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Latvia Dismantles 'Crucified Putin' Statue

  • RFE/RL's Ukrainian Service

The author has reportedly preferred to remain anonymous, although media quote him or her as saying it was based on an acquaintance who is an Italian businessman.

The author has reportedly preferred to remain anonymous, although media quote him or her as saying it was based on an acquaintance who is an Italian businessman.

Authorities in the Latvian capital, Riga, have dismantled an artwork that the Russian Embassy there says depicts Russian President Vladimir Putin being crucified.

The wooden statue was removed after the Russian Embassy protested its presence as part of a 10-piece, open-air display near the Soviet-era headquarters in Latvia of the KGB.

Putin is a former KGB officer whose pledges to defend Russians abroad -- combined with Russia's armed intervention and continuing support of pro-Russian separatists in eastern Ukraine -- have alarmed former Soviet neighbors like Latvia.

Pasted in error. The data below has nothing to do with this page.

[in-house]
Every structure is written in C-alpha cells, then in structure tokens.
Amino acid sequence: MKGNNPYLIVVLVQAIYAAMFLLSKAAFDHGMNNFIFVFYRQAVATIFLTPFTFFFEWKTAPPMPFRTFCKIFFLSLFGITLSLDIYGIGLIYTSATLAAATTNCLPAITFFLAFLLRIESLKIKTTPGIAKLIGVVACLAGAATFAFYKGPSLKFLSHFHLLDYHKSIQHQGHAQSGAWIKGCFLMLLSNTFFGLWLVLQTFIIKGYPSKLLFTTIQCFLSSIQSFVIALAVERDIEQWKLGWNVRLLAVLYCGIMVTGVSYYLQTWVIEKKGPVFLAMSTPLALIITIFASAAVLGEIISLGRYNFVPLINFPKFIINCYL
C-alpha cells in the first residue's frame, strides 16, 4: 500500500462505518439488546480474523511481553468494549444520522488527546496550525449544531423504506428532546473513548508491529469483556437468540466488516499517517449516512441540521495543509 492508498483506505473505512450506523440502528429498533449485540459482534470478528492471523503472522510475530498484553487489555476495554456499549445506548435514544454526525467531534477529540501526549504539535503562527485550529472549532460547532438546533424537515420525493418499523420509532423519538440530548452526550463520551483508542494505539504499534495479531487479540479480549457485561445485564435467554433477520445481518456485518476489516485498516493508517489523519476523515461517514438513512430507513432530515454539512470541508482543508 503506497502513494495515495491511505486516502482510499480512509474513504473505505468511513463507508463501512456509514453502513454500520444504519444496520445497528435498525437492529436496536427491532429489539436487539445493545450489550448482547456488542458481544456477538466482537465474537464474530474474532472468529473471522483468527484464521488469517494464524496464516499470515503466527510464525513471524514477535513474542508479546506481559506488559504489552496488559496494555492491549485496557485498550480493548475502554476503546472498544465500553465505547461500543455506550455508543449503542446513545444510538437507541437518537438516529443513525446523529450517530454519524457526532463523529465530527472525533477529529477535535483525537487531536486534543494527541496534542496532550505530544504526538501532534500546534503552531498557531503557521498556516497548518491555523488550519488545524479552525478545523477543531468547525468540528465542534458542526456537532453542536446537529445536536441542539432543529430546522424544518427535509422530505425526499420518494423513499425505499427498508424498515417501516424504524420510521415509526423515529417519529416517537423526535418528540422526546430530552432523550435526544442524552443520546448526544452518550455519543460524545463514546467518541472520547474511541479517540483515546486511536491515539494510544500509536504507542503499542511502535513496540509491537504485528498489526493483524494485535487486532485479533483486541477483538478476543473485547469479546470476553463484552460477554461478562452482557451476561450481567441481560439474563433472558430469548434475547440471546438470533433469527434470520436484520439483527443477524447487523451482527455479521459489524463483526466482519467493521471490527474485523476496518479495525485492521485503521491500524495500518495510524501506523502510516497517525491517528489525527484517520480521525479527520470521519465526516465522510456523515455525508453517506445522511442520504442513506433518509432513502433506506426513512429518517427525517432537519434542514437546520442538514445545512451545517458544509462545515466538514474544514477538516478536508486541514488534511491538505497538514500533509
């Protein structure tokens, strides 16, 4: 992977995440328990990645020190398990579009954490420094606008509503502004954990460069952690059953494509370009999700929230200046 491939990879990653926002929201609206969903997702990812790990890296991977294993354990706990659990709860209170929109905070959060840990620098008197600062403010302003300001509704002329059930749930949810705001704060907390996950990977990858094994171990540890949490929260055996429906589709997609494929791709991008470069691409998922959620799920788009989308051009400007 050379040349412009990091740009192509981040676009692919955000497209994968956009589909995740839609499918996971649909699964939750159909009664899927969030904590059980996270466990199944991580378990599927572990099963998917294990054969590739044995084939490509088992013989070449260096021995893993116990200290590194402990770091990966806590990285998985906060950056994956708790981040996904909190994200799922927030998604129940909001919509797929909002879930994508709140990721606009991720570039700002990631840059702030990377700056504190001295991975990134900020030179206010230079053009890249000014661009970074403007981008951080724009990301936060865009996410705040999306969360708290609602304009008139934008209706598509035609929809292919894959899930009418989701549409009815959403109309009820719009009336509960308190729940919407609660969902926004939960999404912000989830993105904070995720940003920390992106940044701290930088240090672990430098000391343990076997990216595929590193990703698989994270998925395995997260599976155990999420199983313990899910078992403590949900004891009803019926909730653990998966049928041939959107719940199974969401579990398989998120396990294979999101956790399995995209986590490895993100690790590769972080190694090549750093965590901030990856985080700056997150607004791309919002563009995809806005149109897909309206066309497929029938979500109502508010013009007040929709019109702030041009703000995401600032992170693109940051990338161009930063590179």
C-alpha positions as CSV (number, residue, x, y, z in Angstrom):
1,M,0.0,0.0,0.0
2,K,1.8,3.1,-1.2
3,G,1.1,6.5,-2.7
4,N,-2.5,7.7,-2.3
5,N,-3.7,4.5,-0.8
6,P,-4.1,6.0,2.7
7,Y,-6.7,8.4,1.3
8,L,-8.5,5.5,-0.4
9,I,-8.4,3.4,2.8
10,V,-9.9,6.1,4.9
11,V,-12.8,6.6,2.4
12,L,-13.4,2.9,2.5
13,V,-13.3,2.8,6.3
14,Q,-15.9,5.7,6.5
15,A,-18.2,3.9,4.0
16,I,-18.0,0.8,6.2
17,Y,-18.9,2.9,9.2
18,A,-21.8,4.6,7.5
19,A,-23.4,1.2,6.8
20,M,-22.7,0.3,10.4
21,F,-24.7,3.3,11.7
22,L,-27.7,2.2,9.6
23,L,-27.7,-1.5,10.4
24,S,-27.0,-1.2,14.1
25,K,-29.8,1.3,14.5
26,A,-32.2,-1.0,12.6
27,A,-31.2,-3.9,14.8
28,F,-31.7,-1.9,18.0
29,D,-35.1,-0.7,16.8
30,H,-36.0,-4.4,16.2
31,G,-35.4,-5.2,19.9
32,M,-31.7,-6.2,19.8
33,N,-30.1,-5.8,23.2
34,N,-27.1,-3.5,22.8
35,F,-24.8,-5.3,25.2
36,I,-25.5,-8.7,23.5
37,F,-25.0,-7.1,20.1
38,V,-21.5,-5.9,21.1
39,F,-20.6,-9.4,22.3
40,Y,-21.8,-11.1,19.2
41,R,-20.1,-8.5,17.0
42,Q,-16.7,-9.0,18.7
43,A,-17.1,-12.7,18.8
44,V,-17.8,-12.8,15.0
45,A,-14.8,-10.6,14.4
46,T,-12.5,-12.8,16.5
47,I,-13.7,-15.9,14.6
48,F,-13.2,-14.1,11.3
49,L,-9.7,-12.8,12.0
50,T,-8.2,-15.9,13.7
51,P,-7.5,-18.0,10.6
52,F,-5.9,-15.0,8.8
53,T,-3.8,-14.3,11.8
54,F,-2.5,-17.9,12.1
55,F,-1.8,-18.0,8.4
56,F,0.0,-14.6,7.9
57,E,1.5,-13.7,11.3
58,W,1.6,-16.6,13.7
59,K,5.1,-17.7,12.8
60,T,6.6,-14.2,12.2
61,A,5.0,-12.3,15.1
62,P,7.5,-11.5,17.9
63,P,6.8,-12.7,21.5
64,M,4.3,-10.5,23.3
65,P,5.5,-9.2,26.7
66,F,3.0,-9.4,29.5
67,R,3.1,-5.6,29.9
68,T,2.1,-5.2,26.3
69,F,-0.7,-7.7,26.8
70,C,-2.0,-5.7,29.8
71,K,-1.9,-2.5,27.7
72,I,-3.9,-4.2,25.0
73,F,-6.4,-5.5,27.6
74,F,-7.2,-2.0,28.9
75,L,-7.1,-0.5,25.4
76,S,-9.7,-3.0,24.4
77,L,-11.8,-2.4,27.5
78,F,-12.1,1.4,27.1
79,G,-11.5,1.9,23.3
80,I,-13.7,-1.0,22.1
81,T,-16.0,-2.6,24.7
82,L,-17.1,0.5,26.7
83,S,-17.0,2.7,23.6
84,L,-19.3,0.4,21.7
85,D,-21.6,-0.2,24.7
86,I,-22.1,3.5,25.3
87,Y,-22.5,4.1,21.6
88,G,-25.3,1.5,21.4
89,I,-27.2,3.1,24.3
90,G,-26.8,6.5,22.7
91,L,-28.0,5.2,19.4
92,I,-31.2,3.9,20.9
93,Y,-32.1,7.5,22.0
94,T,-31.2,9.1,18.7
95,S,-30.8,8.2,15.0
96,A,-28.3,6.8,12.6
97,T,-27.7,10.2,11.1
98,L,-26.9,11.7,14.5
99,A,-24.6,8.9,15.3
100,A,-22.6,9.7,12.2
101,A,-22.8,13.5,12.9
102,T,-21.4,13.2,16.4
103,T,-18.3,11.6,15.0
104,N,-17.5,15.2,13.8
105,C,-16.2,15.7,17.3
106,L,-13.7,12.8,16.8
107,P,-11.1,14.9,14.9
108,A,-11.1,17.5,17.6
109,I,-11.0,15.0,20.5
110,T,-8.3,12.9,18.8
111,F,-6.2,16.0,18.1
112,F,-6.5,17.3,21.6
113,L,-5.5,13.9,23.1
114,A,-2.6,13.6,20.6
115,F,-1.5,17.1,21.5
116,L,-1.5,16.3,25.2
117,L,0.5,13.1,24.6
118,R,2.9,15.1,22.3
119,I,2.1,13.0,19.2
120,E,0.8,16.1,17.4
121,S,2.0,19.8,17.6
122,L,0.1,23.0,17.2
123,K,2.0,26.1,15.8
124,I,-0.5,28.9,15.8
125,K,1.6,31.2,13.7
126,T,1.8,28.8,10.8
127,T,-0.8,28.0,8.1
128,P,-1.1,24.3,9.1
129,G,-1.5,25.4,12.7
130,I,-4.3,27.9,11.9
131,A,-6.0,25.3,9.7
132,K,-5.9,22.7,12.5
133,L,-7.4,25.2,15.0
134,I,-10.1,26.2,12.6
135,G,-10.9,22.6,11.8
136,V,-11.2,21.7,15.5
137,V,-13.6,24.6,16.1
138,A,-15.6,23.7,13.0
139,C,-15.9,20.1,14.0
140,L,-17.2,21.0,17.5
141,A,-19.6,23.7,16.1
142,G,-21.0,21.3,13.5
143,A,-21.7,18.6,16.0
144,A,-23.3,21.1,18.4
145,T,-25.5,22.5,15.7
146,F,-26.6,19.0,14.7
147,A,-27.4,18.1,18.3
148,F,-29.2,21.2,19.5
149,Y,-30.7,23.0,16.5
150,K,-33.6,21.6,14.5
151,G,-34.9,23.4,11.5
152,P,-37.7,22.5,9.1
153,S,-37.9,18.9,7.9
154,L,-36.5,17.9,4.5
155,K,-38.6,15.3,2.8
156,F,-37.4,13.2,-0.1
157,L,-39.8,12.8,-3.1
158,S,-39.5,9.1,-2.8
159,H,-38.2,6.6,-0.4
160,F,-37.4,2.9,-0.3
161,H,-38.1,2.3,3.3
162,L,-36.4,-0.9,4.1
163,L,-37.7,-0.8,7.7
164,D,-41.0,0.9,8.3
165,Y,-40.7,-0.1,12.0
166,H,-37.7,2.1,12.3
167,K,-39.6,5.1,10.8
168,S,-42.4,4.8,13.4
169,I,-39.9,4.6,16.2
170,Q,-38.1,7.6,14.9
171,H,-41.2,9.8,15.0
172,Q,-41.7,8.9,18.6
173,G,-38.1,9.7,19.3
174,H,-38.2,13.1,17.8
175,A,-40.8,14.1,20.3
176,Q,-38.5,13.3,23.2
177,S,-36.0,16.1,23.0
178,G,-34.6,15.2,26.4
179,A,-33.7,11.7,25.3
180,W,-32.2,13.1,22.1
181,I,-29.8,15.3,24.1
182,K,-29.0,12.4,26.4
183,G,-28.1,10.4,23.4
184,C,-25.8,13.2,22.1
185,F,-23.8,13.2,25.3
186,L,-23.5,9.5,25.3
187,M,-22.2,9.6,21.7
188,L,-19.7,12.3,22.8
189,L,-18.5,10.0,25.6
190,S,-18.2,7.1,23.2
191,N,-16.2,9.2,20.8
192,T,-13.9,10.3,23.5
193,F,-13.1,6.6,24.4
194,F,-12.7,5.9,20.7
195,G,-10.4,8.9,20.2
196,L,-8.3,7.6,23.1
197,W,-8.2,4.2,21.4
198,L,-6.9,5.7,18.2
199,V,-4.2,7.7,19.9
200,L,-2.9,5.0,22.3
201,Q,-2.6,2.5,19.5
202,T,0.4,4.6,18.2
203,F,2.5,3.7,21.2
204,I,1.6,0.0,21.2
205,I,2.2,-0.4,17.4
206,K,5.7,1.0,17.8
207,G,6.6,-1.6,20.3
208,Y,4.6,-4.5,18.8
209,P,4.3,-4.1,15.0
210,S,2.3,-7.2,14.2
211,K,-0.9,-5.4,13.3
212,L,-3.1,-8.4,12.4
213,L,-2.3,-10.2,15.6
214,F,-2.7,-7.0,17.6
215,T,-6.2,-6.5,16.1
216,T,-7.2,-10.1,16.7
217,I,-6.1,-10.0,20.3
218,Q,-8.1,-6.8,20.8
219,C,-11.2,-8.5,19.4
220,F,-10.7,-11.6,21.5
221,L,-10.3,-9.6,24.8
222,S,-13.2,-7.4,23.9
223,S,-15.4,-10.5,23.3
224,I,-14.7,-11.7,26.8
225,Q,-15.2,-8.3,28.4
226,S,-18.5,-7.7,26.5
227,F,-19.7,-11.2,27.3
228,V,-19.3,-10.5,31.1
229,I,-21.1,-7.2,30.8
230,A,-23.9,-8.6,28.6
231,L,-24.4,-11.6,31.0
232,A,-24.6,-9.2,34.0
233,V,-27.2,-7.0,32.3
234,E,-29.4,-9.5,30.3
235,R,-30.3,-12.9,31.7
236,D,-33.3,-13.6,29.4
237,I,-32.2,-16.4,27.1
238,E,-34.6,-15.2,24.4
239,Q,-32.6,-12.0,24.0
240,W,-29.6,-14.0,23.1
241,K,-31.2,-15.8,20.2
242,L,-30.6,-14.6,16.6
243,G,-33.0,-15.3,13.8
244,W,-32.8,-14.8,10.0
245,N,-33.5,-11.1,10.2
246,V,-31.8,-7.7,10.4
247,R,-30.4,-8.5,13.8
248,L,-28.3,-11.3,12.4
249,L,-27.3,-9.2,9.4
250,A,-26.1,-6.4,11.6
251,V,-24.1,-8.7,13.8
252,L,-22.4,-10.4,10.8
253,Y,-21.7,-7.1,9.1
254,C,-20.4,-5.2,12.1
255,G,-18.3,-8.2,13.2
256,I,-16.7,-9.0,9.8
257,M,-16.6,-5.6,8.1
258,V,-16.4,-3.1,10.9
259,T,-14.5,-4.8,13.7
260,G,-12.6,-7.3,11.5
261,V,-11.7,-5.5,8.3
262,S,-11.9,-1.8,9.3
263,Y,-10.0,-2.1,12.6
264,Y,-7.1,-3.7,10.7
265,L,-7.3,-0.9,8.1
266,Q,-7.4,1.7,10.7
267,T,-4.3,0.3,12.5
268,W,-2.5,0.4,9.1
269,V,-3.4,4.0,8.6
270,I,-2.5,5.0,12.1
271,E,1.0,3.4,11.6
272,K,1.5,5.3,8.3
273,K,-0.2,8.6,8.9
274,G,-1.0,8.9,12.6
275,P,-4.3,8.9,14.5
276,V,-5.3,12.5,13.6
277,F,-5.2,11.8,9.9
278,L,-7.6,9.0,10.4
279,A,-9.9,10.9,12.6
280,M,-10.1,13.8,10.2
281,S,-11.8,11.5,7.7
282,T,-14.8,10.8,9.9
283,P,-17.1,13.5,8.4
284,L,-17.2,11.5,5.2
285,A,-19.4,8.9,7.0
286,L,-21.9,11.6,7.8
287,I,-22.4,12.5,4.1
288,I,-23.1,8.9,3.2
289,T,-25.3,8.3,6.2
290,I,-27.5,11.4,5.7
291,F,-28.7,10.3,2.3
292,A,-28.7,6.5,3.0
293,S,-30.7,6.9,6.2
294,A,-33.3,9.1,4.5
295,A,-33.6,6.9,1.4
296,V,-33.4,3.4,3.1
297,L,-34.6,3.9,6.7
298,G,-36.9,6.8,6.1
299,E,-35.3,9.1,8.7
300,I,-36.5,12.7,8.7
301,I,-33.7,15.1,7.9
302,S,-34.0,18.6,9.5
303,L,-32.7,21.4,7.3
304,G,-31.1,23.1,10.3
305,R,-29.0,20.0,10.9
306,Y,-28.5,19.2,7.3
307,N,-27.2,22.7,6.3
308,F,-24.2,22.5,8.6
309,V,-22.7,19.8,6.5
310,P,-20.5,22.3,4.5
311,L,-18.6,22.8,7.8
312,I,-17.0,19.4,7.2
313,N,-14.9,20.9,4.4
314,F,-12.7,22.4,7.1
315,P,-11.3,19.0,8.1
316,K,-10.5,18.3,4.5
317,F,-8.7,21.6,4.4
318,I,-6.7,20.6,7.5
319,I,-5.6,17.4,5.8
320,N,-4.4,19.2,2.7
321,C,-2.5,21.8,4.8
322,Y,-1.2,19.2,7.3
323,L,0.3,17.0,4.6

The artwork depicts a man in a suit suspended on a red cross, wearing a crown of barbed wire and with nails driven into his head, wrists, and feet.

Passersby are allowed to drive nails into the figure -- or to remove them.

A Latvian Foreign Ministry official was quoted by Baltkom Radio as saying the artwork does not actually depict Putin or any other real person, and should be judged only by art critics and professionals.

The author has reportedly preferred to remain anonymous, although media quote him or her as saying it was based on an acquaintance who is an Italian businessman.

But the Russian Embassy expressed "extreme indignation and disgust" after it appeared.

"We consider unacceptable the appearance of this kind of provocation 'arts' in the capital of the country currently taking over the presidency of the EU Council," the embassy said in a note to the Latvian Foreign Ministry on May 15.

The broader exhibition, Dissident, is part of an annual event dedicated to Riga's 20th-century history and opened on May 1.

The organizers say two other artists taking part in the exhibition have been threatened, and that one artwork has been partially damaged.

Some visitors say the exhibition has been closed since May 16.

The pro-Russian GVD-Baltiya movement nevertheless has announced a plan to stage a protest rally against the exhibit on May 21.

Around 26 percent of the population in Latvia, a post-Soviet Baltic republic of around 2 million people, is ethnic Russian.

Moscow claims that Latvian authorities discriminate against their Russian-speaking community.

Written by Farangis Najibullah based on reporting by RFE/RL's Ukrainian Service correspondent Maria Kugel
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